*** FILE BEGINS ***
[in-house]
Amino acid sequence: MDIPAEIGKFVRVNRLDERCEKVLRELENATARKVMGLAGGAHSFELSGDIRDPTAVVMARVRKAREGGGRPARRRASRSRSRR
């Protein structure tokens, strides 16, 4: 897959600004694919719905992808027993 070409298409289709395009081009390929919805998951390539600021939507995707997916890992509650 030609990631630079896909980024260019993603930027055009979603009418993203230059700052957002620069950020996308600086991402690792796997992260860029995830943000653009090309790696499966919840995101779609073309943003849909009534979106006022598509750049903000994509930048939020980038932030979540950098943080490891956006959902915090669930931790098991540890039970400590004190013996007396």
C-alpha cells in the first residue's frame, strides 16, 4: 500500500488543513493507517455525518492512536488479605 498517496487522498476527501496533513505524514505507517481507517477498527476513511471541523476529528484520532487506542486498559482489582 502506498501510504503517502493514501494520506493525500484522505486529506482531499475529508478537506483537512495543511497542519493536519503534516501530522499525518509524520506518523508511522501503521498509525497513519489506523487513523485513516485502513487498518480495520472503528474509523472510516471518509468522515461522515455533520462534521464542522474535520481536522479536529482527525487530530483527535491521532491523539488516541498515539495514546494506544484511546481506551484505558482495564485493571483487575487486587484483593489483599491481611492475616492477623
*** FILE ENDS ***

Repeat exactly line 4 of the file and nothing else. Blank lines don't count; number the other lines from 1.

C-alpha cells in the first residue's frame, strides 16, 4: 500500500488543513493507517455525518492512536488479605 498517496487522498476527501496533513505524514505507517481507517477498527476513511471541523476529528484520532487506542486498559482489582 502506498501510504503517502493514501494520506493525500484522505486529506482531499475529508478537506483537512495543511497542519493536519503534516501530522499525518509524520506518523508511522501503521498509525497513519489506523487513523485513516485502513487498518480495520472503528474509523472510516471518509468522515461522515455533520462534521464542522474535520481536522479536529482527525487530530483527535491521532491523539488516541498515539495514546494506544484511546481506551484505558482495564485493571483487575487486587484483593489483599491481611492475616492477623